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Knight-Ridder Lacks Family Control To Thwart Activist Push

November 2005

Knight-Ridder Lacks Family Control To Thwart Activist Push

Wednesday November 2, 2005  

NEW YORK -(Dow Jones)- Bruce Sherman is no Carl Icahn.
But the Florida money manager has made headlines by urging Knight Ridder Inc. (KRI)(KRI) to pursue a sale of the company. And now some industry watchers are wondering if Sherman's firm, which owns significant stakes in most of the nation's publicly traded newspaper companies, might extend this into a longer news story by pushing other newspaper companies to sell themselves. However, in contrast to Knight Ridder (KRI), most publicly traded newspaper companies in the U.S. are family controlled, which would probably render such an effort fruitless, industry observers say.

"They sell if and when the families decide they want to sell," said Henry Berghoef, director of research at Chicago-based Harris Associates, which owns stakes in Knight Ridder (KRI), Gannett Co. (GCI) (GCI), Tribune Co. (TRB) (TRB) and Belo Corp. (BLC) ( BLC). "It periodically happens. But because they control the companies, it's their playpen."

In addition to its 19% stake in Knight Ridder (KRI), Private Capital Management is the largest investor in New York Times Co. (NYT) (NYT) next to the Sulzberger family, which controls the company. PCM also owns double-digit stakes in newspaper publishers Belo, Media General Inc. (MEG) (MEG), McClatchy Co. (MNI) (MNI) and Lee Enterprises Inc. (LEE) (LEE), each of which has family control. It has smaller stakes in Gannett and Tribune.

Knight Ridder (KRI) management, led by Chief Executive Tony Ridder, is expected to resist PCM's attempt to put the company on the block.

But, with only about 4% of the company's shares in family control, resistance may be futile.

The publisher is likely to face pressure to sell from institutional shareholders disappointed with the company's weak stock price and struggles to boost advertising revenue at its 32 daily newspapers including the Miami Herald and the Philadelphia Inquirer.

Knight Ridder (KRI) shares rose 1.9%, or $1.08, to $59.08 a share in heavy volume, extending a gain of nearly 9% Tuesday. "I'm sure at this point Tony Ridder is disappointed that his predecessors didn't push to have two classes of stock," said Ken Marlin, managing partner of the boutique investment bank Marlin & Associates.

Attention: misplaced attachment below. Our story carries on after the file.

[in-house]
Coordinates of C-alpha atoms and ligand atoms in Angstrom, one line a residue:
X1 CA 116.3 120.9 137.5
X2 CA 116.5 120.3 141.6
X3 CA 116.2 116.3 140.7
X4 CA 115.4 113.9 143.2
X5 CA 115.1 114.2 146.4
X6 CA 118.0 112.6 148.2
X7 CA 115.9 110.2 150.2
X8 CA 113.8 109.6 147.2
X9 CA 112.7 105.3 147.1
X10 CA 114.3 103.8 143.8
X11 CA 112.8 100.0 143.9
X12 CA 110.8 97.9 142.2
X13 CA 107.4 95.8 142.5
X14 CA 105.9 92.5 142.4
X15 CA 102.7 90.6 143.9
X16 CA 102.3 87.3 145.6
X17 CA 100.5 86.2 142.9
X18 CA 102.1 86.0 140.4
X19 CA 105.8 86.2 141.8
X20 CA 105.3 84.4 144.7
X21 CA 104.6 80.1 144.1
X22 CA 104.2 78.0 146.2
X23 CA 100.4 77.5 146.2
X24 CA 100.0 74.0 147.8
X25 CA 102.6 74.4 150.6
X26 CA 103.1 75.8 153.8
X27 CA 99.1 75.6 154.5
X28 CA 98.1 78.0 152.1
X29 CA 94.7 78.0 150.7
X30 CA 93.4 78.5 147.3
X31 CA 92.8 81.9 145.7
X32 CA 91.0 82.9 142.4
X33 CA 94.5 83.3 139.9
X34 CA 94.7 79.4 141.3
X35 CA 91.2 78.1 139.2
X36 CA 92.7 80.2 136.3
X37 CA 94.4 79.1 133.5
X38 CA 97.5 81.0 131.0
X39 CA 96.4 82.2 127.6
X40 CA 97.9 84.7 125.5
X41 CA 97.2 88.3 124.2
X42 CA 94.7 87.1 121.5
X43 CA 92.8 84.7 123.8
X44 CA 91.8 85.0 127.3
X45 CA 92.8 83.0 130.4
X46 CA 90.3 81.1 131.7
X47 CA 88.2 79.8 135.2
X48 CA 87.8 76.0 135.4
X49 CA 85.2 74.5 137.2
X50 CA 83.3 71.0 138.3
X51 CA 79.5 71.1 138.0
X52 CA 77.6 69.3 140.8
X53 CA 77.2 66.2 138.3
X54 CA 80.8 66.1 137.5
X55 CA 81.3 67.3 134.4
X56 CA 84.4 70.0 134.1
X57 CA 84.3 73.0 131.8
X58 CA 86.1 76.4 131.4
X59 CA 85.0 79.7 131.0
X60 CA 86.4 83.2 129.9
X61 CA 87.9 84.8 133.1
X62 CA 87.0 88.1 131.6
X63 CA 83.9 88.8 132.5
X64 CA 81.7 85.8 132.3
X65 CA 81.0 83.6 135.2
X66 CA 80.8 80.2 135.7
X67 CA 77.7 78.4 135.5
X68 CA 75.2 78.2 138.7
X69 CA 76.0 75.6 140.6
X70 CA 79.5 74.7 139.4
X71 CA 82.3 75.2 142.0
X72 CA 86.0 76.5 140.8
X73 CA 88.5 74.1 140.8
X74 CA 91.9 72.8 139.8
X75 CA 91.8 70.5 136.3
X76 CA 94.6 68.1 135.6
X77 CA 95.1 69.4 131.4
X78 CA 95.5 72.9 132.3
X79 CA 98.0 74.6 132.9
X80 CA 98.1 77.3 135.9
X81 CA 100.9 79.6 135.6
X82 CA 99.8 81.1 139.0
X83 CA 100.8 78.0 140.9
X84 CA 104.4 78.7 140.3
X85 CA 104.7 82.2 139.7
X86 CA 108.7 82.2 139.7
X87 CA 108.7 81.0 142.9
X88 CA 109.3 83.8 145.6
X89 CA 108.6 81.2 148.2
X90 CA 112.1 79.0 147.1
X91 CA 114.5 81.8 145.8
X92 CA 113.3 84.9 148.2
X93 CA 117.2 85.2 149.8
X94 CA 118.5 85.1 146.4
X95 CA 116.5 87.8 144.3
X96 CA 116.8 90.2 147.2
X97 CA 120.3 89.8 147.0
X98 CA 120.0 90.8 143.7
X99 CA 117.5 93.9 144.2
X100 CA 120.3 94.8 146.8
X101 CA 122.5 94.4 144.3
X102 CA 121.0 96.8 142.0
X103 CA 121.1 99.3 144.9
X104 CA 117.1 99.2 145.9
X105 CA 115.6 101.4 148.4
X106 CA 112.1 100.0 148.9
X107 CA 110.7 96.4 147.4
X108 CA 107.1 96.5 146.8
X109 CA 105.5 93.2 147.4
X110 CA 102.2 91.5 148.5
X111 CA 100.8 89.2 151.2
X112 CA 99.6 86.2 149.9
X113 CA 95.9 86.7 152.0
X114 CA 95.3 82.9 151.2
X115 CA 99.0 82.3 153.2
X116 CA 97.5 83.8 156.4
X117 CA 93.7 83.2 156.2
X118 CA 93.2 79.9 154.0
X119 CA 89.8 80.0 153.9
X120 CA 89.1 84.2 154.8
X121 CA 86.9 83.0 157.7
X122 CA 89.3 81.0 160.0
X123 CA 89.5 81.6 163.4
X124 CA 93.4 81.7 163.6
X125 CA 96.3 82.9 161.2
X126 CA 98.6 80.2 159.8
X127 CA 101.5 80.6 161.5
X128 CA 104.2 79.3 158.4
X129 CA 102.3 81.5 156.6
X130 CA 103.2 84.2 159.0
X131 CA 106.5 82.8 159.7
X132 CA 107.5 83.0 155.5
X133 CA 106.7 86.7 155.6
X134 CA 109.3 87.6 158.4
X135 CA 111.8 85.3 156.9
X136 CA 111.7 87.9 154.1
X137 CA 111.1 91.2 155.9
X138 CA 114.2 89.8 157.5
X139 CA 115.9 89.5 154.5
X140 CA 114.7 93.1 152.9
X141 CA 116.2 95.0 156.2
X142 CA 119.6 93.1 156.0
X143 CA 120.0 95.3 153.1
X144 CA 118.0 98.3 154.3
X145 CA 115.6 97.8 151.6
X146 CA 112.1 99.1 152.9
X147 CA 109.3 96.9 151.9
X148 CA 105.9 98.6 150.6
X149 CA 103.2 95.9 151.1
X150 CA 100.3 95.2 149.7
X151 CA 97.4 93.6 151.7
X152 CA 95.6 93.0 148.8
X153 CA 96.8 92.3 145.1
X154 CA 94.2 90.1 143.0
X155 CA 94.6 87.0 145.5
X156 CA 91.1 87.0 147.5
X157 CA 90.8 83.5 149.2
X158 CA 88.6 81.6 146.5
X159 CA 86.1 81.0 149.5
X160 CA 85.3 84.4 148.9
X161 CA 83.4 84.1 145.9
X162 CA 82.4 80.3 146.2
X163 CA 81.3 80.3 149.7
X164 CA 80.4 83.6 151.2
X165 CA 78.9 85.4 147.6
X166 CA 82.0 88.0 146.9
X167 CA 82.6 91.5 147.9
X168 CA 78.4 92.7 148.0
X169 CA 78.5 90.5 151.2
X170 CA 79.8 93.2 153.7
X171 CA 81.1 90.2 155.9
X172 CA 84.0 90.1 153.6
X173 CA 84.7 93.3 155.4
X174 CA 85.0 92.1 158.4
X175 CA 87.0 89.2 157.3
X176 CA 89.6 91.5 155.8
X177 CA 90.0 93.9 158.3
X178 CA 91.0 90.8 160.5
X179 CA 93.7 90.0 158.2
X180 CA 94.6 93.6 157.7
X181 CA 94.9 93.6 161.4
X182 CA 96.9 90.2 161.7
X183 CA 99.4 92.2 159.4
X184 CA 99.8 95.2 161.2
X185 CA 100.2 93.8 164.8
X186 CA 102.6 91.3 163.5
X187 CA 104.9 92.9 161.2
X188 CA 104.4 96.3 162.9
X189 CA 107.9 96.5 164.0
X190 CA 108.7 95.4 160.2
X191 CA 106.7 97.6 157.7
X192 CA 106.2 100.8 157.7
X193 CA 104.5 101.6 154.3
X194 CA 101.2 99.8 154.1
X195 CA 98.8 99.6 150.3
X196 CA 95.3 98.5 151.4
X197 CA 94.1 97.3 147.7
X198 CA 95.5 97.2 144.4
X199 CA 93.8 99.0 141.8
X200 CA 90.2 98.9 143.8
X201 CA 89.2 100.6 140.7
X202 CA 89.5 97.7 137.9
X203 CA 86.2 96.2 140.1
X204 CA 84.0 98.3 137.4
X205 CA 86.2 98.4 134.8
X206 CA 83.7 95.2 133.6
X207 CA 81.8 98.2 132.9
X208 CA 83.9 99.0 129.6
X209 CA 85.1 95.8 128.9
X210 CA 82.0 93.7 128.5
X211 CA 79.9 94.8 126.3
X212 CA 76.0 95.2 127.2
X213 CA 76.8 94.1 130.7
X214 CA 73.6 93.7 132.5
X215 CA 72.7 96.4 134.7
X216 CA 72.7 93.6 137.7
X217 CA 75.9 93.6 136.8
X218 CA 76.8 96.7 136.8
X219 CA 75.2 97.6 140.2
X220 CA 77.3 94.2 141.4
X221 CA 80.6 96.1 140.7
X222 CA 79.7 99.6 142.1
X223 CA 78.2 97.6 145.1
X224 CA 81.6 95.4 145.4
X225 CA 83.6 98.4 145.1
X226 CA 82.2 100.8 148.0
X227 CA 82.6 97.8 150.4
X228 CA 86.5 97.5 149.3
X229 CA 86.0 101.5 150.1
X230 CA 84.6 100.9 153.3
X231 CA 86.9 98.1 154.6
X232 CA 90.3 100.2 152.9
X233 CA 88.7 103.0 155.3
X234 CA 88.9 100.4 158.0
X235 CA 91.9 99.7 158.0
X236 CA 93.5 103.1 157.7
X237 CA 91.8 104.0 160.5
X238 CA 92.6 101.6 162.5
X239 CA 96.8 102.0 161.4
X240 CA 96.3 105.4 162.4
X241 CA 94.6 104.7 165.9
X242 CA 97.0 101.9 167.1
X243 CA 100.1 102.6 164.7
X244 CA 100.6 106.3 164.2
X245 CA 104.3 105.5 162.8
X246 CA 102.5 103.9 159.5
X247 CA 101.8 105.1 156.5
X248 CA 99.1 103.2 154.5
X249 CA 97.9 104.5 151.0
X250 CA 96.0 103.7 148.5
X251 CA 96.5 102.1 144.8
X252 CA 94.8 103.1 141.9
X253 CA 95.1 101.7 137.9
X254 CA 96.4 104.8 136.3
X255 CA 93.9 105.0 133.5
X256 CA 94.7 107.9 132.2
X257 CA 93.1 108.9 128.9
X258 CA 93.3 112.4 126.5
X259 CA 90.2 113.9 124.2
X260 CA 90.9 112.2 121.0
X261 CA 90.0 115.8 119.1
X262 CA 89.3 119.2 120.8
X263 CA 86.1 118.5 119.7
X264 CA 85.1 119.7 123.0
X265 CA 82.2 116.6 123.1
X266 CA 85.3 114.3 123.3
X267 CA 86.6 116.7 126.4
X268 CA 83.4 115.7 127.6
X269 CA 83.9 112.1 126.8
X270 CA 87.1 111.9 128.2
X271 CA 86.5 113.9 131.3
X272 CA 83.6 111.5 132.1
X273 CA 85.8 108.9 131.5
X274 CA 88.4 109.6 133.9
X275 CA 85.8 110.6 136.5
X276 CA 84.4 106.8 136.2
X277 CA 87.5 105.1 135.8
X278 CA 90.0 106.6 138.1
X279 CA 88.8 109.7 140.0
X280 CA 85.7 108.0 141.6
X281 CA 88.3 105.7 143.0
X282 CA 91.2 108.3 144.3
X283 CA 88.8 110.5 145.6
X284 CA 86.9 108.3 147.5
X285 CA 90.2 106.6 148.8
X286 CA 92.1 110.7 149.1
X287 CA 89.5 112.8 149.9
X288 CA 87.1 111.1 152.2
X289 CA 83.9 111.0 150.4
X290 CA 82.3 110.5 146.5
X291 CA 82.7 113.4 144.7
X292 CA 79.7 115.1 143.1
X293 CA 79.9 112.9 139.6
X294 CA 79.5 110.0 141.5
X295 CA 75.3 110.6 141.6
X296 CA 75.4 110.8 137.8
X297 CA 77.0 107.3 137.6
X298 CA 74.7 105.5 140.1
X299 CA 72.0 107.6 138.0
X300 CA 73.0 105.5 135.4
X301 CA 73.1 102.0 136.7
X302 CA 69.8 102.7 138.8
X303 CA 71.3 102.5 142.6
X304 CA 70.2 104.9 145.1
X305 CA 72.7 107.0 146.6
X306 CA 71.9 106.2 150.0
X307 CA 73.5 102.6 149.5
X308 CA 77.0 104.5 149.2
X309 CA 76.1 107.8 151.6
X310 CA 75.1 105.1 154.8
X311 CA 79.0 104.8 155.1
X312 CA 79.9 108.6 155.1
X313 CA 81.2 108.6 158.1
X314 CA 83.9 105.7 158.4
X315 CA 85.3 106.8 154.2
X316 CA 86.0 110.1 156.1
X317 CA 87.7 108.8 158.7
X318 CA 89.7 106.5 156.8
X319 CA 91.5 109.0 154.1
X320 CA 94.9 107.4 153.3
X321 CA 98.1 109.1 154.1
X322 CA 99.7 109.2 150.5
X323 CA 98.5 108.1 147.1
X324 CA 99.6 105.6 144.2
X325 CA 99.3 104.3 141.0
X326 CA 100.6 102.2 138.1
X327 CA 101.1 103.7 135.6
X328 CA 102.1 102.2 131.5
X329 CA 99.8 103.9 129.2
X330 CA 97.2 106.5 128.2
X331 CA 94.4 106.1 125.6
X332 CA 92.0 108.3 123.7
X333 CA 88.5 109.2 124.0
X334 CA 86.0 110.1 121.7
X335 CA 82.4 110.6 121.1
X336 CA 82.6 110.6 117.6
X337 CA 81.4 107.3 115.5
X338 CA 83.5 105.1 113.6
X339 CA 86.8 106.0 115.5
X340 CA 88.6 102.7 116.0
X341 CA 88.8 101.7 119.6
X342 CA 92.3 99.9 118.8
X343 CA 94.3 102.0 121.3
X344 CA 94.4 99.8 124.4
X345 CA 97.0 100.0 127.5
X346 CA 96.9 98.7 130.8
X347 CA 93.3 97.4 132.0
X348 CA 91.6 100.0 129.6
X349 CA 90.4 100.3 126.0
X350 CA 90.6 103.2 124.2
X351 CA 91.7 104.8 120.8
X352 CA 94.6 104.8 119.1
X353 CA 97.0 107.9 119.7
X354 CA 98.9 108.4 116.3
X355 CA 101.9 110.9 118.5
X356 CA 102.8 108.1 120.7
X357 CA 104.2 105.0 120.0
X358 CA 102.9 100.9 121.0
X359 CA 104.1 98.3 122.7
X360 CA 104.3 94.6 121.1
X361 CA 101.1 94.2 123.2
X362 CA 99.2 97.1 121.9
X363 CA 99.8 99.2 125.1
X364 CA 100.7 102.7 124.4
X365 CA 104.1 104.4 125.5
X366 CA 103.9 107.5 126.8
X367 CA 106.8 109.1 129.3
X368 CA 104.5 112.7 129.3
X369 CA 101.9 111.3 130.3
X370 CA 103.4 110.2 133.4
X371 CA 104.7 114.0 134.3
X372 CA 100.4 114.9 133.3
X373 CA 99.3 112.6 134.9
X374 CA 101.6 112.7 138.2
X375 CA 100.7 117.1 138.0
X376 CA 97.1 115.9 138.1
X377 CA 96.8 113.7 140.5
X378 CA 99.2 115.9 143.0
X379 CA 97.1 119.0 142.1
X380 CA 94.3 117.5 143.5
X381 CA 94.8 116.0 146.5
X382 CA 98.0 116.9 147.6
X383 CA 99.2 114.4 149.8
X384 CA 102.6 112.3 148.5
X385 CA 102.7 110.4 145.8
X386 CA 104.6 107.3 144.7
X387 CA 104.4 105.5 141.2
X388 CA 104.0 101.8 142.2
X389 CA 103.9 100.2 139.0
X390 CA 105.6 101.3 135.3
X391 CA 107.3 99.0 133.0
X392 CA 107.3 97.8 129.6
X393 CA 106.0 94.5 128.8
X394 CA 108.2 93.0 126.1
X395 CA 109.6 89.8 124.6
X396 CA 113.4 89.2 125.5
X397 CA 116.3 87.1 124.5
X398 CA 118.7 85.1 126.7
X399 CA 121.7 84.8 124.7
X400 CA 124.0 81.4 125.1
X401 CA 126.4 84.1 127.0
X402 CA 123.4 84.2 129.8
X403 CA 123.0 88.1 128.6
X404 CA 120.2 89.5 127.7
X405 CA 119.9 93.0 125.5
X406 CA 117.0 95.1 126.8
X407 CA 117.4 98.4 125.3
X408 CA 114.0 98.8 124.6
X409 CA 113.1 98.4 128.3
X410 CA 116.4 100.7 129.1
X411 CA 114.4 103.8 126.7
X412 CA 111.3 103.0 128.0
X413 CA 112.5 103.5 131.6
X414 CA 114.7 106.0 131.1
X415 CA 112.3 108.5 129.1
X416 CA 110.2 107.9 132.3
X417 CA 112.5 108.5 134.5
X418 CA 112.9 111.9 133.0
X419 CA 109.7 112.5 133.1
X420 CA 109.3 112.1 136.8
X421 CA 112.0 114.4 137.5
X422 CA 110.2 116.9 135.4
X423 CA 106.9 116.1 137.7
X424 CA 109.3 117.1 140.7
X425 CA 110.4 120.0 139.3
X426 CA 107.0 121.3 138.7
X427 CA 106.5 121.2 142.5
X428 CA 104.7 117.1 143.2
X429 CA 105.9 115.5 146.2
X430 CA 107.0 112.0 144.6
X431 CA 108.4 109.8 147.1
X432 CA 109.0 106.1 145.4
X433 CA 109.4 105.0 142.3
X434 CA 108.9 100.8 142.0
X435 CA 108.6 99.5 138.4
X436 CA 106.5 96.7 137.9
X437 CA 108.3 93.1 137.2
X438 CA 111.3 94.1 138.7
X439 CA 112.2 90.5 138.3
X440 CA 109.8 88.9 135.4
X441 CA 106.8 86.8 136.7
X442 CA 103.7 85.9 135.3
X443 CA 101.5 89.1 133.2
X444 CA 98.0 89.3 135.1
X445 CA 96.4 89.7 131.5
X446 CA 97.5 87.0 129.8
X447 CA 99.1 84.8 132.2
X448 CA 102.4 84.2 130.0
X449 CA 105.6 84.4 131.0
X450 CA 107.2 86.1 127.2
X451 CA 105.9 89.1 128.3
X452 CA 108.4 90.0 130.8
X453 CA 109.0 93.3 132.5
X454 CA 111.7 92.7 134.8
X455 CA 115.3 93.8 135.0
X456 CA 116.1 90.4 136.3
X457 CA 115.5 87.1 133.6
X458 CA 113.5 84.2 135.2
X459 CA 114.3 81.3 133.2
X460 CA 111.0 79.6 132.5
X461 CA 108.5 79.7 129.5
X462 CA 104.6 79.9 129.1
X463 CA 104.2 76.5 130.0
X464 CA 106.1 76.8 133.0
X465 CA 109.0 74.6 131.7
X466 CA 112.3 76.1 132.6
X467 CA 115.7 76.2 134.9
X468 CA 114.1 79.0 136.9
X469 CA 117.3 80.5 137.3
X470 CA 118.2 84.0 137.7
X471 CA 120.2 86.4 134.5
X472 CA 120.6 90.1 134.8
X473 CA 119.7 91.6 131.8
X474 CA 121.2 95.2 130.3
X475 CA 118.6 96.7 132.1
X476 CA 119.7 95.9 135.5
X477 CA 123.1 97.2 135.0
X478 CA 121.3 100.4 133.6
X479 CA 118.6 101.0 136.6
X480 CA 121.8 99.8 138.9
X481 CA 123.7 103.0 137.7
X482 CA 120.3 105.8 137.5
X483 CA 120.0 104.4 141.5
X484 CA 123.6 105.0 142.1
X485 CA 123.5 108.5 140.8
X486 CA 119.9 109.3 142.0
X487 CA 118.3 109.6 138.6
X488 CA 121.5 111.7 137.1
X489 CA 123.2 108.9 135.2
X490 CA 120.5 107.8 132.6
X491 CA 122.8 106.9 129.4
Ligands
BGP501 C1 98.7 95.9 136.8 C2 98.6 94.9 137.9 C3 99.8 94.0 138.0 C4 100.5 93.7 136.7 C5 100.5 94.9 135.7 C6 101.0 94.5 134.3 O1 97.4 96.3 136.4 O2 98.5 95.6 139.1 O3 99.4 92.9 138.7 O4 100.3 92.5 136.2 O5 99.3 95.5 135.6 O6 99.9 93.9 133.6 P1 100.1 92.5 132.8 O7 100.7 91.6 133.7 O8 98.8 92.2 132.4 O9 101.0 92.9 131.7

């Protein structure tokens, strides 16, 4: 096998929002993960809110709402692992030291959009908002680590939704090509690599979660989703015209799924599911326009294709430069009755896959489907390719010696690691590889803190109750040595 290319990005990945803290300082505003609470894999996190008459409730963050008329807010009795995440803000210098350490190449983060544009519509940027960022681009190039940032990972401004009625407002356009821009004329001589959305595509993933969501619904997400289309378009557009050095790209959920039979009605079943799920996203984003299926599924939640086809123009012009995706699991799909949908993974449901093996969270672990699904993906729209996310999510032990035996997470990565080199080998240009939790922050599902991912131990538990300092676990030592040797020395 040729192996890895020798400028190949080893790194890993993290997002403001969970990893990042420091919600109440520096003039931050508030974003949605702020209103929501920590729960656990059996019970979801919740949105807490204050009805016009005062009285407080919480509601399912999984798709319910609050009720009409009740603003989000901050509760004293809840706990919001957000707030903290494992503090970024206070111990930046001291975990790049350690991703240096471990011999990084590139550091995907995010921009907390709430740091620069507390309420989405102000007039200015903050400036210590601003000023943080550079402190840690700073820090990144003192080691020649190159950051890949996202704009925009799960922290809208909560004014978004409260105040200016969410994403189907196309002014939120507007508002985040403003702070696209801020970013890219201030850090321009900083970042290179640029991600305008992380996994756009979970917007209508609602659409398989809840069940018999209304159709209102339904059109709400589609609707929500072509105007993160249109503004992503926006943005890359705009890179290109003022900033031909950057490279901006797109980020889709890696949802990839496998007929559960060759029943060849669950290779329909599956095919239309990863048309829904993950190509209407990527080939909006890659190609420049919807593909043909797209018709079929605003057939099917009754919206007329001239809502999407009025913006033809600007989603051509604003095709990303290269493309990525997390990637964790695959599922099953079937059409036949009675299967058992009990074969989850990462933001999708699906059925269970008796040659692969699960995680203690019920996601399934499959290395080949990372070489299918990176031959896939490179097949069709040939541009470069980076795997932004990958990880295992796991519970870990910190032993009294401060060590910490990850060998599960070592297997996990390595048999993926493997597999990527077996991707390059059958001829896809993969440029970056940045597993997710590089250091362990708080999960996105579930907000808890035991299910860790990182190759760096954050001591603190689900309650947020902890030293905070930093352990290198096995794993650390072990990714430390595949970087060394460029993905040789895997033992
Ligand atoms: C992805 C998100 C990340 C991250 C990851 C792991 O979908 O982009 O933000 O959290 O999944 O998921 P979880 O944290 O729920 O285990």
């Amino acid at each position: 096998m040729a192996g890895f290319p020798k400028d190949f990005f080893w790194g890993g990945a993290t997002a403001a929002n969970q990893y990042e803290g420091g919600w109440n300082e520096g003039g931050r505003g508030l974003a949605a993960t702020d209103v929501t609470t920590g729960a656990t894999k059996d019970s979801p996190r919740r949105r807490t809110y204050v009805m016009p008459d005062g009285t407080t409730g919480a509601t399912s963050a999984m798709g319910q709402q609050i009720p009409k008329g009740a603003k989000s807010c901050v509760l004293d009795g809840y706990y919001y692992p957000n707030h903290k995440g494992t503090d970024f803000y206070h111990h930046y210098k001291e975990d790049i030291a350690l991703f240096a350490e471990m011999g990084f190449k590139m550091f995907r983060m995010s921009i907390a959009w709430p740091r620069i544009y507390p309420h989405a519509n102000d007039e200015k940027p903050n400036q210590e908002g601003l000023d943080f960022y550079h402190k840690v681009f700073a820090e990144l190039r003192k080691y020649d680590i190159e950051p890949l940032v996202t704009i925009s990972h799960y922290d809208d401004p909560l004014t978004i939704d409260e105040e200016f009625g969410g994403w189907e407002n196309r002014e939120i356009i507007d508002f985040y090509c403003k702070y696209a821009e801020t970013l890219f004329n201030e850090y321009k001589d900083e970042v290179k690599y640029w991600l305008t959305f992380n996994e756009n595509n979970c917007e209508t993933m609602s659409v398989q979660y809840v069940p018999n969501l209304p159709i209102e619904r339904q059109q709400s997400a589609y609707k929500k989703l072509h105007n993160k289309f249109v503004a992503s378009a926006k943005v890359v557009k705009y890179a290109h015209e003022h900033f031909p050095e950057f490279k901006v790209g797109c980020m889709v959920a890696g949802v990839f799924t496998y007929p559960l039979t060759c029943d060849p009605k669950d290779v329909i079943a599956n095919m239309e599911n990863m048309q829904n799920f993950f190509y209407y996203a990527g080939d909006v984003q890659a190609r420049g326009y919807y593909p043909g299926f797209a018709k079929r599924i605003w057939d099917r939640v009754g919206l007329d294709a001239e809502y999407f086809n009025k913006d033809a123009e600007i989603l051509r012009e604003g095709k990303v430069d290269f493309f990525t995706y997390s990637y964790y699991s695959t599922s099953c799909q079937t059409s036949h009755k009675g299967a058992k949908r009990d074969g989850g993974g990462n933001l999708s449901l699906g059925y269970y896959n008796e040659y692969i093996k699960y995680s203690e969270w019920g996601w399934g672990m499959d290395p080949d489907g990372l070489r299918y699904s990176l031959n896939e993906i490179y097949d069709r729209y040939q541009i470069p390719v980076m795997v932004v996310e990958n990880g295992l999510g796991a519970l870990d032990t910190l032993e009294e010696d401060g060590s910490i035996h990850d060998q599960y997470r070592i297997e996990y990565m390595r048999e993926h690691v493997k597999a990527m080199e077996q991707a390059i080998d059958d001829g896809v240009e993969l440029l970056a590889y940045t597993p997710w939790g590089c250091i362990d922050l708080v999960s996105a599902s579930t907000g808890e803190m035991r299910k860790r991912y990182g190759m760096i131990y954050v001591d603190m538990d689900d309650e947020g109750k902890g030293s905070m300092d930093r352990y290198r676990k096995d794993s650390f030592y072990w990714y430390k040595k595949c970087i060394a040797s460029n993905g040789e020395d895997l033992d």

Knight Ridder (KRI) spokesman Polk Laffoon didn't return requests for comment. PCM spokesman Chad Atkins said the Naples, Fla., investment firm would only comment through public filings with the Securities and Exchange Commission.

Newspaper stocks rallied Wednesday, boosted by the prospect of consolidation in the industry following PCM's demand that Knight Ridder (KRI) sell itself.

Some industry observers view PCM's Knight-Ridder (KRI) push as a "Hail Mary," a desperate attempt to make its big bet on the newspaper industry pay off.

The investment firm, which is owned by Legg Mason Inc. (LM) (LM), has added substantially to its newspaper holdings since 2000, at a time when many other investors have been steering clear of the sector amid a slump in readership and lackluster advertising demand.

Sherman has been known on occasion to turn activist shareholder, such as in software concern Oracle Corp. (ORCL)'s (ORCL) long-running battle to take over PeopleSoft.

He warned in a letter to Knight Ridder (KRI) dated Tuesday that, if the board opts not to pursue a sale, his investment firm would "strongly consider supporting more aggressive efforts," such as a shakeup of the board, a change in management or the acquisition of a majority of the company's voting shares.

If Knight Ridder (KRI) fails to be sold, newspaper stocks could fall amid concern that the investment firm would sell all of its positions in the group, said Doug Arthur, an analyst with Morgan Stanley. "It's a risky move because it has critical implications for the rest of his newspaper holdings," Arthur said.

With many challenges facing the industry, the list of potential suitors for Knight Ridder (KRI) might not be long, some analysts said.

But, even without a deal, it could help highlight how undervalued many of the newspaper stocks are, said Berghoef of Harris Associates. "When you listen to people talk about newspapers, you'd think they were on their deathbeds," he said. "They have challenges, but it's way too early to write their obituaries."

-By Janet Whitman, Dow Jones Newswires; 201-938-5248; janet.whitman@

Copyright (c) 2005 Dow Jones & Company, Inc.


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